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Pharmacokinetics of pentoxifylline and its 5-hydroxyhexyl metabolite after intravenous administration of increasing doses to sheep

Orhan Corum DVM, PhD1, Duygu Durna Corum DVM, PhD1, Orkun Atik DVM2, Ayse Er DVM, PhD3, and Kamil Uney DVM, PhD3
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  • 1 1Department of Pharmacology and Toxicology, Faculty of Veterinary Medicine, University of Kastamonu, 37200, Kastamonu, Turkey.
  • | 2 2Department of Pharmacology and Toxicology, Faculty of Veterinary Medicine, University of Afyon Kocatepe, 03200, Afyonkarahisar, Turkey.
  • | 3 3Department of Pharmacology and Toxicology, Faculty of Veterinary Medicine, University of Selcuk, 42031, Konya, Turkey.

Abstract

OBJECTIVE

To determine the pharmacokinetics of pentoxifylline (PTX) and its 5-hydroxyhexyl metabolite (M-I) after IV administration of increasing doses of PTX to sheep.

ANIMALS

6 healthy adult Merino sheep.

PROCEDURES

Each sheep received 10-, 20-, and 40-mg/kg doses of PTX, IV, with a 15-day washout period between doses. Blood samples were collected before and at predetermined times after administration of each dose to determine plasma PTX and M-I concentrations by high-performance liquid chromatography. Pharmacokinetic parameters for PTX and M-I were estimated by noncompartmental analysis.

RESULTS

No adverse effects were observed after administration of the 10- and 20-mg/kg doses. Following administration of the 40-mg/kg dose, all sheep developed tachycardia and hypersalivation and appeared agitated for approximately 4 hours. Plasma PTX concentrations considered therapeutic in other species were achieved in all sheep after administration of all 3 doses. Pharmacokinetic parameters for PTX and M-I varied in a dose-dependent linear manner. For PTX, the mean area under the concentration-time curve (AUC), elimination half-life, and volume of distribution increased with dose and ranged from 15.67 to 94.66 h·μg/mL, 0.68 to 0.91 hours, and 0.55 to 0.66 L/kg, respectively, whereas clearance decreased with dose and ranged from 0.42 to 0.64 L/h/kg. The mean ratio of the AUC for M-I to AUC for PTX ranged from 0.38 to 0.46.

CONCLUSIONS AND CLINICAL RELEVANCE

Results indicated that pharmacokinetic parameters for PTX and M-I varied in a dose-dependent linear manner in healthy sheep. Further studies are warranted to determine the therapeutic threshold and optimal dosage for PTX in sheep.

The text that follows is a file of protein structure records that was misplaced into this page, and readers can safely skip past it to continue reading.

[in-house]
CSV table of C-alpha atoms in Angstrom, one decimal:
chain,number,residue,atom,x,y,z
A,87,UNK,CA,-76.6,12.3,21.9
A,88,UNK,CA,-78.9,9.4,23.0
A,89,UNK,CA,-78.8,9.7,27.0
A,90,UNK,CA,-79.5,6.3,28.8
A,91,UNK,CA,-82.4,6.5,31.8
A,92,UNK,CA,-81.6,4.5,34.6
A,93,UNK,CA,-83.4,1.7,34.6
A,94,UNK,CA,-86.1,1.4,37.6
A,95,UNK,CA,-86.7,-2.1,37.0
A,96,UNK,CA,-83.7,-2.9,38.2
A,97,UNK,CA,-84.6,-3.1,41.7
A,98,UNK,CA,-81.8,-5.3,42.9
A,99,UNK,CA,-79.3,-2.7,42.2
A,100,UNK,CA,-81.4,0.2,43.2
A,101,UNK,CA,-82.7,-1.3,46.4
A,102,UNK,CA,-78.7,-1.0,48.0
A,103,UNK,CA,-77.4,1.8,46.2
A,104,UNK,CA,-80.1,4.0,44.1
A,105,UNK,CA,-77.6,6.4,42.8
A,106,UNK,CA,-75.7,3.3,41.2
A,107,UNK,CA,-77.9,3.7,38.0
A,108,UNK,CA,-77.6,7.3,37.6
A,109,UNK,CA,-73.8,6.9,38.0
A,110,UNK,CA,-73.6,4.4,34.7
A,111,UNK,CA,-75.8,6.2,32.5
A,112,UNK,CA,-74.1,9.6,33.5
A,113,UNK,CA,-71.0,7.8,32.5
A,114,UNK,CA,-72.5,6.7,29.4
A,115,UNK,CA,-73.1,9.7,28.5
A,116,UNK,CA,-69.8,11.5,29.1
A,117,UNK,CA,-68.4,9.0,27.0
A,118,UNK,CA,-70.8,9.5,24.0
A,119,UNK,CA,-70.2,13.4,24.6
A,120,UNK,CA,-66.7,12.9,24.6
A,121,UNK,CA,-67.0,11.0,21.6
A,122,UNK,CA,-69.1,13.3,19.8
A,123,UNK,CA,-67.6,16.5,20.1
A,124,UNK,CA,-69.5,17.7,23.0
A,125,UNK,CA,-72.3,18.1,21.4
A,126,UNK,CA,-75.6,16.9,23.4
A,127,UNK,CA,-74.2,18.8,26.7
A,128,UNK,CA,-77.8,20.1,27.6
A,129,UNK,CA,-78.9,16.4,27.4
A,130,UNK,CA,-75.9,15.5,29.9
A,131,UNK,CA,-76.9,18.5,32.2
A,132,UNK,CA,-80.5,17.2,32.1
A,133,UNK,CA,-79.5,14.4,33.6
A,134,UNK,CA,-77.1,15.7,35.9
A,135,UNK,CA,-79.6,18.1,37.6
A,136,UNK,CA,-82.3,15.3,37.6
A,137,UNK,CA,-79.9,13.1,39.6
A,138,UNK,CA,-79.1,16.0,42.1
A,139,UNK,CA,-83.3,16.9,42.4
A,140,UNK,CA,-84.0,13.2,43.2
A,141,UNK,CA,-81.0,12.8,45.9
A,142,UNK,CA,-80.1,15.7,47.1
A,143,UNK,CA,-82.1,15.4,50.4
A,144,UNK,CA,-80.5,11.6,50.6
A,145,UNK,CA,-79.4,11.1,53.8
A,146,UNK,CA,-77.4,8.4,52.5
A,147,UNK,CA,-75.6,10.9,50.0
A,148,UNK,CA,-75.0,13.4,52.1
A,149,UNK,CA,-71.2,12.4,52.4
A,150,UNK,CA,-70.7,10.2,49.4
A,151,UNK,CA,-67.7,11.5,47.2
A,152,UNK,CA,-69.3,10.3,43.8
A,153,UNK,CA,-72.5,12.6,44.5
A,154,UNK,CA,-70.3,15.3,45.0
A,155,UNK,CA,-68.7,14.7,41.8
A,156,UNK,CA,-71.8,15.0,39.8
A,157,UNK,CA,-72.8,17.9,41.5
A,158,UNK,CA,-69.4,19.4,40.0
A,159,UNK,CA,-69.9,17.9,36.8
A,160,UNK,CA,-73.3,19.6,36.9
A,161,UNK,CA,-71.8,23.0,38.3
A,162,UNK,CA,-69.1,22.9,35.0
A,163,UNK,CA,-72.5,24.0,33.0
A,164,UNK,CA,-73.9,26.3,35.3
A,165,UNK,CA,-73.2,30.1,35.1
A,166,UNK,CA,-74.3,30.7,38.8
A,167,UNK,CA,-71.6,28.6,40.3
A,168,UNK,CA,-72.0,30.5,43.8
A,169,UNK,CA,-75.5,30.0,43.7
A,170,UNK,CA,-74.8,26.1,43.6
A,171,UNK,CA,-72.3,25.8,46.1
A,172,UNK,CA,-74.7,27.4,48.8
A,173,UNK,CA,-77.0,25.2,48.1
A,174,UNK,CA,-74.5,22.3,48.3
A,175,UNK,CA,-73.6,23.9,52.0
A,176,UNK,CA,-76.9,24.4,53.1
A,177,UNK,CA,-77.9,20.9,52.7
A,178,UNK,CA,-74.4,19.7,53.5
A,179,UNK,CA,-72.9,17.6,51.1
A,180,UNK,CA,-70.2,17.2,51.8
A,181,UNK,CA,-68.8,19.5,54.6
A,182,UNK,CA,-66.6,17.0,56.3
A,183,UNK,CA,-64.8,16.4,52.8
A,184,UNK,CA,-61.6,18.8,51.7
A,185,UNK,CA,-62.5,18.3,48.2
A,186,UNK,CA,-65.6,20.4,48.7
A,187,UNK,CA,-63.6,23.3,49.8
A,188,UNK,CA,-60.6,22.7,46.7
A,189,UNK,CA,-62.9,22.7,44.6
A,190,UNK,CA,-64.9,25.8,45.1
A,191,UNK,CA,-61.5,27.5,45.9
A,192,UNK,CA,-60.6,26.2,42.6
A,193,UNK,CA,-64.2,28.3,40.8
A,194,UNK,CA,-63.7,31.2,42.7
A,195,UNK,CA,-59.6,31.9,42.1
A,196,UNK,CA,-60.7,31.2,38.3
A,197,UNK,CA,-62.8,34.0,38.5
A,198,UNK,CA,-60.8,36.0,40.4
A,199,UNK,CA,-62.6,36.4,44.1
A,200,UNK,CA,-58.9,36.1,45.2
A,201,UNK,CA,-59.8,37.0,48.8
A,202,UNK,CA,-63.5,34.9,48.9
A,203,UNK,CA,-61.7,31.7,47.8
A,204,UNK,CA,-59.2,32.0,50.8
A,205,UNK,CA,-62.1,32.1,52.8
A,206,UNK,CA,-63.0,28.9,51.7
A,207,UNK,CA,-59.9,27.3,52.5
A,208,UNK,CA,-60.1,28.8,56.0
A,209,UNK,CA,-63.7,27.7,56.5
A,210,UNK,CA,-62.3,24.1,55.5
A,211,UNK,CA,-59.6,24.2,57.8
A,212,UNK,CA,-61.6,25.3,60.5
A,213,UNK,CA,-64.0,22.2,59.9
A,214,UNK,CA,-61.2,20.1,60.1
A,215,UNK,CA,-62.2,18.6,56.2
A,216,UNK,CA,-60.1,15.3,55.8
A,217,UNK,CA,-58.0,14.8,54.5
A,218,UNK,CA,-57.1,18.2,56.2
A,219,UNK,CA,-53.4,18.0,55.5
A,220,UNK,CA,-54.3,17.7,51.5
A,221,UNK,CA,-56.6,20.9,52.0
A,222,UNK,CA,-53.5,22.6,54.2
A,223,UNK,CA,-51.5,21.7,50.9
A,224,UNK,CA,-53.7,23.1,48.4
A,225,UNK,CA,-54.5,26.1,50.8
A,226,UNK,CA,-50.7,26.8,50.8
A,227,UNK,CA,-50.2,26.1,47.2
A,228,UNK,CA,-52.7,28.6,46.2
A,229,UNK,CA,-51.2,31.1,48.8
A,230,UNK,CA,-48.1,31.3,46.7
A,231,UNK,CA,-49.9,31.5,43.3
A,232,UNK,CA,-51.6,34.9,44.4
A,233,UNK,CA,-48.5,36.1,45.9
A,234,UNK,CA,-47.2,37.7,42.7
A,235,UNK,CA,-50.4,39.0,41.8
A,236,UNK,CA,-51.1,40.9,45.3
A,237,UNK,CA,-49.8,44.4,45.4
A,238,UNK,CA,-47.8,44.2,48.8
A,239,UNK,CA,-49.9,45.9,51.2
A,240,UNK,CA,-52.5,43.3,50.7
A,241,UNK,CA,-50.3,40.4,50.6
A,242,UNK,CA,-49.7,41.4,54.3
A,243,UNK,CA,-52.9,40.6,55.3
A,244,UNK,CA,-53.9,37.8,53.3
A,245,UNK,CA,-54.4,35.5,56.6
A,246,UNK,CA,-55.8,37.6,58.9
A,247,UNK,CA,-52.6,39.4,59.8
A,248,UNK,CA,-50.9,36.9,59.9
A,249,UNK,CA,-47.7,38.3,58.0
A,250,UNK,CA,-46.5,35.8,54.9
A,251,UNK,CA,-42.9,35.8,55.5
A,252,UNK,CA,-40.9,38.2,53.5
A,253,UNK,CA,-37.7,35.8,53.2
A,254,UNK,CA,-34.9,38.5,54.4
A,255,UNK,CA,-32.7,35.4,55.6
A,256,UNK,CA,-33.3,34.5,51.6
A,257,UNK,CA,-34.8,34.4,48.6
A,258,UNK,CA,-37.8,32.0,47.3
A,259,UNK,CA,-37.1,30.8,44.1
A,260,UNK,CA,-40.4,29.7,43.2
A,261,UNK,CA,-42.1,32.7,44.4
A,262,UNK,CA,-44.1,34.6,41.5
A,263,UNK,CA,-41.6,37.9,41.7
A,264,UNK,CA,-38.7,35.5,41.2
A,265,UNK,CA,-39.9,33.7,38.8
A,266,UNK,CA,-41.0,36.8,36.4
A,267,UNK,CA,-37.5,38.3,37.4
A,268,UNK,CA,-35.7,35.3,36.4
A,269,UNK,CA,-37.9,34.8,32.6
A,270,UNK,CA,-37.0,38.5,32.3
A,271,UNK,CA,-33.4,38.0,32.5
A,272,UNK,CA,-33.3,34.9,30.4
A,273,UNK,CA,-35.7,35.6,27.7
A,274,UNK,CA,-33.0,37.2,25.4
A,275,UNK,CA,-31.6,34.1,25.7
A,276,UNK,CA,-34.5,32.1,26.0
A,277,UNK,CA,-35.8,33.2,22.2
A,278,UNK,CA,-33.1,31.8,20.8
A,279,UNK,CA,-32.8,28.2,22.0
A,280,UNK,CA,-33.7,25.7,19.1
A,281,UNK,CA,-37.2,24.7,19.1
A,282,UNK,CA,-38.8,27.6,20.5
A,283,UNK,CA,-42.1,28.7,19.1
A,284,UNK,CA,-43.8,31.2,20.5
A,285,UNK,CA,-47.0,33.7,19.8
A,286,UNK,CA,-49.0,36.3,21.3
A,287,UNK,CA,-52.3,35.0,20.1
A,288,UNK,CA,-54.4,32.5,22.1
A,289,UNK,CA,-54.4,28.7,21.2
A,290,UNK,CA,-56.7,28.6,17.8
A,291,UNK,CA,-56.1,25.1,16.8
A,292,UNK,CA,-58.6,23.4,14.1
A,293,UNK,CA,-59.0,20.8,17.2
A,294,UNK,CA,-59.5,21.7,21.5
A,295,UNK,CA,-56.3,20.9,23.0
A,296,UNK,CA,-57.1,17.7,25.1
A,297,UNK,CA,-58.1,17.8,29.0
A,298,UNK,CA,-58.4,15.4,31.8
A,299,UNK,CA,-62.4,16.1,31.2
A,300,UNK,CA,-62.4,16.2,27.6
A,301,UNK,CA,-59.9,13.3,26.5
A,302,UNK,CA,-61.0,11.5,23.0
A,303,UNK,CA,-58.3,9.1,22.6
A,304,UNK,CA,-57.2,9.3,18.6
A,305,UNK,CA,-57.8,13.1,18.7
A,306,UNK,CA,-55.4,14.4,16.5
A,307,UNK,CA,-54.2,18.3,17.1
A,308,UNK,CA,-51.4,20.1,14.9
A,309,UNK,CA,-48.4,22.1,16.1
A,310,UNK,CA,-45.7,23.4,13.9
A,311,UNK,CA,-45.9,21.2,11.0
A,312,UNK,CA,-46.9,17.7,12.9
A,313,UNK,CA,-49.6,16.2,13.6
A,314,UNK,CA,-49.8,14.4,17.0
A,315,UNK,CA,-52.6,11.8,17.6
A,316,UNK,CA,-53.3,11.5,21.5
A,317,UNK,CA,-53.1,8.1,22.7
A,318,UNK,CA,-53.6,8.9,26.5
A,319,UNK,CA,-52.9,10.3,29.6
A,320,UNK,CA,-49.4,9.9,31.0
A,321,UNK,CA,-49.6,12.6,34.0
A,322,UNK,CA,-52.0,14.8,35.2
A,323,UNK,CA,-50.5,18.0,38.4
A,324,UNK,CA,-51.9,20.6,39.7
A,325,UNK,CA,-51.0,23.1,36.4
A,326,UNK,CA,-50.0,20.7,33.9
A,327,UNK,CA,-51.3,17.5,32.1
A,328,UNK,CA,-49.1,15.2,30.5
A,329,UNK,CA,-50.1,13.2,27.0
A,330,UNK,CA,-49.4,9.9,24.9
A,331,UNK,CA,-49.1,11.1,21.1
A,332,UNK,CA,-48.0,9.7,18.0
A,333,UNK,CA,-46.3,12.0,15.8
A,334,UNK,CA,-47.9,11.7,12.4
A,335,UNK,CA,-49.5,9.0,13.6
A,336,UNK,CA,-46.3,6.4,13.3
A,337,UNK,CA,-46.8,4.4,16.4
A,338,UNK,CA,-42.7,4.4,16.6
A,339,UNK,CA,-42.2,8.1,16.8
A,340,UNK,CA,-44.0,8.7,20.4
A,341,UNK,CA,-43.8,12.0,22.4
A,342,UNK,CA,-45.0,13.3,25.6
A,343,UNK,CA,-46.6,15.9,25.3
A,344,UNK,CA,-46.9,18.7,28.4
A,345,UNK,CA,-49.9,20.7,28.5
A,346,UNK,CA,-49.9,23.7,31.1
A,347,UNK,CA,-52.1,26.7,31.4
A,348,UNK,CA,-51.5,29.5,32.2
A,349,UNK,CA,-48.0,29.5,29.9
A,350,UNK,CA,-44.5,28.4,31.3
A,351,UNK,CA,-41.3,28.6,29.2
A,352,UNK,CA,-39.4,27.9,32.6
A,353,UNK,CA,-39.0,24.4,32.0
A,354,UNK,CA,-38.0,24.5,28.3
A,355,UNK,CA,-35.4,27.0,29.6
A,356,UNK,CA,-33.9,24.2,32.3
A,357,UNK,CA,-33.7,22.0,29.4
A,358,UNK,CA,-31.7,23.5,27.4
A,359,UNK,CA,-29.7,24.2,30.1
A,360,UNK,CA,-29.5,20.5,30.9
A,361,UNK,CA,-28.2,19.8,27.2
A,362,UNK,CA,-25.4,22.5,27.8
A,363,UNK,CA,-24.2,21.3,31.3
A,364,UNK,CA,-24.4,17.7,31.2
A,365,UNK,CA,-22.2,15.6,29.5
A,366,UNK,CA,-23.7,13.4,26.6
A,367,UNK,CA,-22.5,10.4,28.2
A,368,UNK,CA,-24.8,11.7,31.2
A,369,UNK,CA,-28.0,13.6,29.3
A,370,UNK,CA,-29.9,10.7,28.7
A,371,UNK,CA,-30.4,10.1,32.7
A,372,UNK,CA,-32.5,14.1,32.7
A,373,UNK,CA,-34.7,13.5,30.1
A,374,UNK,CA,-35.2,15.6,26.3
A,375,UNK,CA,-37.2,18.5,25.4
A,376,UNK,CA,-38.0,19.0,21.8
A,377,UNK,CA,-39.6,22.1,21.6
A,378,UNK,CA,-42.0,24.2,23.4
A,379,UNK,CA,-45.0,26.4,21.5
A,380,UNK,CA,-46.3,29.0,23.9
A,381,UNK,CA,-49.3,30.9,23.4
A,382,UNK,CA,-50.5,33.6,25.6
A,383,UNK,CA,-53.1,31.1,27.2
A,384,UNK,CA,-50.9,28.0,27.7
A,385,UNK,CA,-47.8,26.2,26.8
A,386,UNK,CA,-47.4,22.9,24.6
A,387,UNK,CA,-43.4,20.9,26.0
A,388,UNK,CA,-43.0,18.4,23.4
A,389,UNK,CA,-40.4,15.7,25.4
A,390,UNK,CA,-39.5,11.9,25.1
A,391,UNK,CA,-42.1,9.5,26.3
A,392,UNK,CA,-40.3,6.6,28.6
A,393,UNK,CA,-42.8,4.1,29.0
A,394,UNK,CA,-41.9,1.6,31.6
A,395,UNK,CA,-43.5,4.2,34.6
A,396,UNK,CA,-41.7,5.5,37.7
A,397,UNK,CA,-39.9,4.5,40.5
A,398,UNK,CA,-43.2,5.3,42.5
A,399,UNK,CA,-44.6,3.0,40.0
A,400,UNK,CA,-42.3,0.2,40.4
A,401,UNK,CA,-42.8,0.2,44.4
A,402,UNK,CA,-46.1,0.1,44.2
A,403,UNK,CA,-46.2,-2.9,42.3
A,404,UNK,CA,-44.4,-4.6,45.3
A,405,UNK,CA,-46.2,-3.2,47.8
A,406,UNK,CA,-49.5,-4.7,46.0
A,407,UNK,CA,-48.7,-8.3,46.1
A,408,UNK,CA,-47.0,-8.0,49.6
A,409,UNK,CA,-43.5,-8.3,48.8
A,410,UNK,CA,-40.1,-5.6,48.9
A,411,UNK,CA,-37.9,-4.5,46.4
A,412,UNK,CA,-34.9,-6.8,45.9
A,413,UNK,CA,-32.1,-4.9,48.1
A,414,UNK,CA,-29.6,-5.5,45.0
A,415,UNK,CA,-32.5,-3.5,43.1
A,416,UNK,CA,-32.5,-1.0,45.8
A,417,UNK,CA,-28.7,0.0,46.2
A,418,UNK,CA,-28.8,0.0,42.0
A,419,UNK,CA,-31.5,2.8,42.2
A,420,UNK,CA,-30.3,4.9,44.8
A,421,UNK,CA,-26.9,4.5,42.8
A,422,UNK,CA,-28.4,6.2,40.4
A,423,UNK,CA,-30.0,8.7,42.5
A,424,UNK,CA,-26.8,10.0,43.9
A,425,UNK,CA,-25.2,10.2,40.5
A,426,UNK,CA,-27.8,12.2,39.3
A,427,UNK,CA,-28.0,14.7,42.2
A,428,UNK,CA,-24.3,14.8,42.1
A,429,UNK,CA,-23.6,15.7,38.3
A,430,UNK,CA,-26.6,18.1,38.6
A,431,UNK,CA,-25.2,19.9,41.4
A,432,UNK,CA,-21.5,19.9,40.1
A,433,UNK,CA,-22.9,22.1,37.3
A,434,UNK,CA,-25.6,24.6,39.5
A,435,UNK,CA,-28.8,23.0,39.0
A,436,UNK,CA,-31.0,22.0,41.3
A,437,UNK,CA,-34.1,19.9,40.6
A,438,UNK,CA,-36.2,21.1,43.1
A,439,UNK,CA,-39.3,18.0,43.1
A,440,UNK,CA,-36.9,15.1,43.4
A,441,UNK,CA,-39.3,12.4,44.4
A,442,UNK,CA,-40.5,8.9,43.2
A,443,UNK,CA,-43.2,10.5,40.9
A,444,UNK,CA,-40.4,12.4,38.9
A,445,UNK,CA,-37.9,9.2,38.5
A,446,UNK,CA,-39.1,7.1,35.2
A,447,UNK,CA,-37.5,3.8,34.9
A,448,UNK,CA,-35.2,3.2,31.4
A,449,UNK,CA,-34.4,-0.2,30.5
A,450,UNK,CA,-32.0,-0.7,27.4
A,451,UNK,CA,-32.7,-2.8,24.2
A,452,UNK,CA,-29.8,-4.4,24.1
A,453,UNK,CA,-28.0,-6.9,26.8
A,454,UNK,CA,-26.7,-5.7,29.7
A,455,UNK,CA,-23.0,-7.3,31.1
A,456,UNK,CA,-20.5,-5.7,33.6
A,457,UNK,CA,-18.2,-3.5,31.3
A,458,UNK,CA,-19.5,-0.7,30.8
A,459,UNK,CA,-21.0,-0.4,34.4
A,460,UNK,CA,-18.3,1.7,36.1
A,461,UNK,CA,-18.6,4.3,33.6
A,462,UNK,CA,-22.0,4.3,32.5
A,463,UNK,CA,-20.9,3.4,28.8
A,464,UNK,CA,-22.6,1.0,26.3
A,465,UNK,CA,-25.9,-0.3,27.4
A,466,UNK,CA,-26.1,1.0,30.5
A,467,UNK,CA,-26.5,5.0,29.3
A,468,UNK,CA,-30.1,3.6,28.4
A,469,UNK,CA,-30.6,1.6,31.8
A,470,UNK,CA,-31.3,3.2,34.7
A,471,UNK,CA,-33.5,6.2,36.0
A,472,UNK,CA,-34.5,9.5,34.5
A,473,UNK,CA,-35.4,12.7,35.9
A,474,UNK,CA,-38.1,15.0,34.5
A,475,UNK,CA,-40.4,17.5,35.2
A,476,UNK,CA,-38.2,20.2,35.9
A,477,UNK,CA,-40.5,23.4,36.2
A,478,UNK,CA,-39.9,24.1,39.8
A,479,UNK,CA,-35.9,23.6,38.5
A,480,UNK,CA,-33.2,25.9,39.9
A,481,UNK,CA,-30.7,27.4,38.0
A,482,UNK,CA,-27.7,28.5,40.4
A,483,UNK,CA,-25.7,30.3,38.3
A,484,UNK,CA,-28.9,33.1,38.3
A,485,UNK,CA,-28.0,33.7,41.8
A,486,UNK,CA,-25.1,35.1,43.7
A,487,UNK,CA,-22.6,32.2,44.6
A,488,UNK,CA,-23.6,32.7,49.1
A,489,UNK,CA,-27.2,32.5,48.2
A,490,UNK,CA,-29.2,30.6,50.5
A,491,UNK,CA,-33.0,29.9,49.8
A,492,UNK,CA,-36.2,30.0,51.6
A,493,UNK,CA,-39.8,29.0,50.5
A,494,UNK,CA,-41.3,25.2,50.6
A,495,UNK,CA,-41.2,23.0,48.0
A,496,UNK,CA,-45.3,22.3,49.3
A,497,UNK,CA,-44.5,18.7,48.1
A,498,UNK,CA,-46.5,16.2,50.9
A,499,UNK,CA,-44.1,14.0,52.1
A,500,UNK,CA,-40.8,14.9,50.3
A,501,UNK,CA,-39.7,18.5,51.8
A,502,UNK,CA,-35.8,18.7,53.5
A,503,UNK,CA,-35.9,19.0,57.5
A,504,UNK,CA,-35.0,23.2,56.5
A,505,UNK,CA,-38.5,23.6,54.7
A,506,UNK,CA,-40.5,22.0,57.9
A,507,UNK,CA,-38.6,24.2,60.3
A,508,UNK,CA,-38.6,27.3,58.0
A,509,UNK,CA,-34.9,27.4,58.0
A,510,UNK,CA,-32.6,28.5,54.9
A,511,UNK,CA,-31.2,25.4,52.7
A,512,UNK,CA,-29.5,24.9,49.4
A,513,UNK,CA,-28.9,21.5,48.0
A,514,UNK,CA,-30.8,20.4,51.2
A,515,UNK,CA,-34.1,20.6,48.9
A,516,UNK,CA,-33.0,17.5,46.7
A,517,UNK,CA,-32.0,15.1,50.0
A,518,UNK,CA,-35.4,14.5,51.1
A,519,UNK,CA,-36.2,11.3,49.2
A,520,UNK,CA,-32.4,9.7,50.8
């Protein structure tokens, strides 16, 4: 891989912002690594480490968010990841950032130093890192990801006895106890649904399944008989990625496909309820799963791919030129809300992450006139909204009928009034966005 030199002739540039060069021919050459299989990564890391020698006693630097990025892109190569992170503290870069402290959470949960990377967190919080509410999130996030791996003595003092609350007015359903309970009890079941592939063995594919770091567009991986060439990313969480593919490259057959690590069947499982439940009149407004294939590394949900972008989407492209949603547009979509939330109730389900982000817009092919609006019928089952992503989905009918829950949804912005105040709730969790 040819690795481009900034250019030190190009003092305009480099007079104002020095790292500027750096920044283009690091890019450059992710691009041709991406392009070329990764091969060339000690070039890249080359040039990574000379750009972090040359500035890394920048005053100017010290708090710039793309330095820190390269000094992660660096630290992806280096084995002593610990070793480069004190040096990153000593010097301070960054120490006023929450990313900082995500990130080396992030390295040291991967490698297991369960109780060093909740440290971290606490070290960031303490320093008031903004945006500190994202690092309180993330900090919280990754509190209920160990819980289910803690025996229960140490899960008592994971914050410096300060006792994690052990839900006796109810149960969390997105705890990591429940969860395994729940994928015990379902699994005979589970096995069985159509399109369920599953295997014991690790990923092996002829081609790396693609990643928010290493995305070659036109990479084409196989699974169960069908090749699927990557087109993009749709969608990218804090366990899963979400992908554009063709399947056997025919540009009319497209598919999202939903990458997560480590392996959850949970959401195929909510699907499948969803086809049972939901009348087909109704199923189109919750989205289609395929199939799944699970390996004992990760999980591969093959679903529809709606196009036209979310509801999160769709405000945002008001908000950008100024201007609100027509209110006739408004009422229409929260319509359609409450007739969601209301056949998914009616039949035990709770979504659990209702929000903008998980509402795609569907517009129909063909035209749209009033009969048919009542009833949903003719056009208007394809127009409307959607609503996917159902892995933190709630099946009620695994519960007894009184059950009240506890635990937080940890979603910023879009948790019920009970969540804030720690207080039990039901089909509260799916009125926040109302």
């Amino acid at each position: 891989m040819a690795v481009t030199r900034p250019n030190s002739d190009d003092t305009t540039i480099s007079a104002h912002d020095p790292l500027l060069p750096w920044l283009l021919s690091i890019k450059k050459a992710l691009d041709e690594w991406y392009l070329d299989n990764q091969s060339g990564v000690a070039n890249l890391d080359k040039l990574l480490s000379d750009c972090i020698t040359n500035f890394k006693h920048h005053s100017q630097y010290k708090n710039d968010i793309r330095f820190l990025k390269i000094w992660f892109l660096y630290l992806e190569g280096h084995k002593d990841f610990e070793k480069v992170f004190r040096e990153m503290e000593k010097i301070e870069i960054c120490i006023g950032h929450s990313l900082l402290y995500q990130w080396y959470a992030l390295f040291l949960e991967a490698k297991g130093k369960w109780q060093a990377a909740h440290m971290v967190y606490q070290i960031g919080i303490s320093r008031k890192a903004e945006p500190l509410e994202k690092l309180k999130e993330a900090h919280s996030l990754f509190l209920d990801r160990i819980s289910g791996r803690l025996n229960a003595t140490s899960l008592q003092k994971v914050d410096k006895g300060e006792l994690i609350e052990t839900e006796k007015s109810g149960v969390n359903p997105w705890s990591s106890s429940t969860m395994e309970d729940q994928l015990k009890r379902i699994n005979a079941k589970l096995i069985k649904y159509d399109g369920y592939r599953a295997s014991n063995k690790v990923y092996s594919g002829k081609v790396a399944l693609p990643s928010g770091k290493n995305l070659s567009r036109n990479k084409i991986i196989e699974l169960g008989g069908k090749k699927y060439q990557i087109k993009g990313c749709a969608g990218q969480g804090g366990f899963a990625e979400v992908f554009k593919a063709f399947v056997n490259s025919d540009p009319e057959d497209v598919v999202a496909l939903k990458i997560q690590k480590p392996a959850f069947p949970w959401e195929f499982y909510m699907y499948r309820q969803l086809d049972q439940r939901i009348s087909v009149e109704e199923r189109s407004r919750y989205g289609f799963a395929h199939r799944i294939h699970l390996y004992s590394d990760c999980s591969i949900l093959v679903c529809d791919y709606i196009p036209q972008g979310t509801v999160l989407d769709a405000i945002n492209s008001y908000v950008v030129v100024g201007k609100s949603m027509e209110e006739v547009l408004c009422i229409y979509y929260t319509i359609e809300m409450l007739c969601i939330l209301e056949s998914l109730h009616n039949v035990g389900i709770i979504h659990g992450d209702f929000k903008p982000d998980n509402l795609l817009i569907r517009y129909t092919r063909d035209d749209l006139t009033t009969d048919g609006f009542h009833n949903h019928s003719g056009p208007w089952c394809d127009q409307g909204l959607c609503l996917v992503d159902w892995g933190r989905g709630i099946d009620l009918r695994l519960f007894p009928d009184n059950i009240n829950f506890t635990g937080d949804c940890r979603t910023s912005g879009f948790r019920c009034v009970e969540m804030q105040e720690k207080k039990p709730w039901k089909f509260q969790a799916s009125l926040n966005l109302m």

Abstract

OBJECTIVE

To determine the pharmacokinetics of pentoxifylline (PTX) and its 5-hydroxyhexyl metabolite (M-I) after IV administration of increasing doses of PTX to sheep.

ANIMALS

6 healthy adult Merino sheep.

PROCEDURES

Each sheep received 10-, 20-, and 40-mg/kg doses of PTX, IV, with a 15-day washout period between doses. Blood samples were collected before and at predetermined times after administration of each dose to determine plasma PTX and M-I concentrations by high-performance liquid chromatography. Pharmacokinetic parameters for PTX and M-I were estimated by noncompartmental analysis.

RESULTS

No adverse effects were observed after administration of the 10- and 20-mg/kg doses. Following administration of the 40-mg/kg dose, all sheep developed tachycardia and hypersalivation and appeared agitated for approximately 4 hours. Plasma PTX concentrations considered therapeutic in other species were achieved in all sheep after administration of all 3 doses. Pharmacokinetic parameters for PTX and M-I varied in a dose-dependent linear manner. For PTX, the mean area under the concentration-time curve (AUC), elimination half-life, and volume of distribution increased with dose and ranged from 15.67 to 94.66 h·μg/mL, 0.68 to 0.91 hours, and 0.55 to 0.66 L/kg, respectively, whereas clearance decreased with dose and ranged from 0.42 to 0.64 L/h/kg. The mean ratio of the AUC for M-I to AUC for PTX ranged from 0.38 to 0.46.

CONCLUSIONS AND CLINICAL RELEVANCE

Results indicated that pharmacokinetic parameters for PTX and M-I varied in a dose-dependent linear manner in healthy sheep. Further studies are warranted to determine the therapeutic threshold and optimal dosage for PTX in sheep.

Contributor Notes

Address correspondence to Dr. Corum (orhancorum46@hotmail.com).